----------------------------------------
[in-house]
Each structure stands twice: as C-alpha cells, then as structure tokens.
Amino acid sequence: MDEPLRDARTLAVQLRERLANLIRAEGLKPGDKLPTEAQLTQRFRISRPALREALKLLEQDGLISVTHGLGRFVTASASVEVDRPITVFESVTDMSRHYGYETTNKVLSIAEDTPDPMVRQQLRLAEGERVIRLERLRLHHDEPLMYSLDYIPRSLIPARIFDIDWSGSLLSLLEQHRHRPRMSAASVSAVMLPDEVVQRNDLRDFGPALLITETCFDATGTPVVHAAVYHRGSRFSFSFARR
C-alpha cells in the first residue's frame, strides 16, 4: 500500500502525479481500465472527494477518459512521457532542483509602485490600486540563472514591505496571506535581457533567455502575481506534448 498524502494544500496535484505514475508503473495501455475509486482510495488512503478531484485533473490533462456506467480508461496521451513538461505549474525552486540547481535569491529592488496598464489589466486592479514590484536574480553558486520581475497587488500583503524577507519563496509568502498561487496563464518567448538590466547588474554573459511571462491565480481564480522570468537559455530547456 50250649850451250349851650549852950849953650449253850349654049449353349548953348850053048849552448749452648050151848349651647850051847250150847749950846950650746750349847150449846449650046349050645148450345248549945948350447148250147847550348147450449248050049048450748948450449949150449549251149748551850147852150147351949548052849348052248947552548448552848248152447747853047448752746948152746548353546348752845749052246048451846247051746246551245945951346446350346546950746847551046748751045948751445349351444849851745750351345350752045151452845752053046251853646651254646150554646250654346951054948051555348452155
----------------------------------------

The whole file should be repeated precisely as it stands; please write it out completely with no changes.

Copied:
[in-house]
Each structure stands twice: as C-alpha cells, then as structure tokens.
Amino acid sequence: MDEPLRDARTLAVQLRERLANLIRAEGLKPGDKLPTEAQLTQRFRISRPALREALKLLEQDGLISVTHGLGRFVTASASVEVDRPITVFESVTDMSRHYGYETTNKVLSIAEDTPDPMVRQQLRLAEGERVIRLERLRLHHDEPLMYSLDYIPRSLIPARIFDIDWSGSLLSLLEQHRHRPRMSAASVSAVMLPDEVVQRNDLRDFGPALLITETCFDATGTPVVHAAVYHRGSRFSFSFARR
C-alpha cells in the first residue's frame, strides 16, 4: 500500500502525479481500465472527494477518459512521457532542483509602485490600486540563472514591505496571506535581457533567455502575481506534448 498524502494544500496535484505514475508503473495501455475509486482510495488512503478531484485533473490533462456506467480508461496521451513538461505549474525552486540547481535569491529592488496598464489589466486592479514590484536574480553558486520581475497587488500583503524577507519563496509568502498561487496563464518567448538590466547588474554573459511571462491565480481564480522570468537559455530547456 50250649850451250349851650549852950849953650449253850349654049449353349548953348850053048849552448749452648050151848349651647850051847250150847749950846950650746750349847150449846449650046349050645148450345248549945948350447148250147847550348147450449248050049048450748948450449949150449549251149748551850147852150147351949548052849348052248947552548448552848248152447747853047448752746948152746548353546348752845749052246048451846247051746246551245945951346446350346546950746847551046748751045948751445349351444849851745750351345350752045151452845752053046251853646651254646150554646250654346951054948051555348452155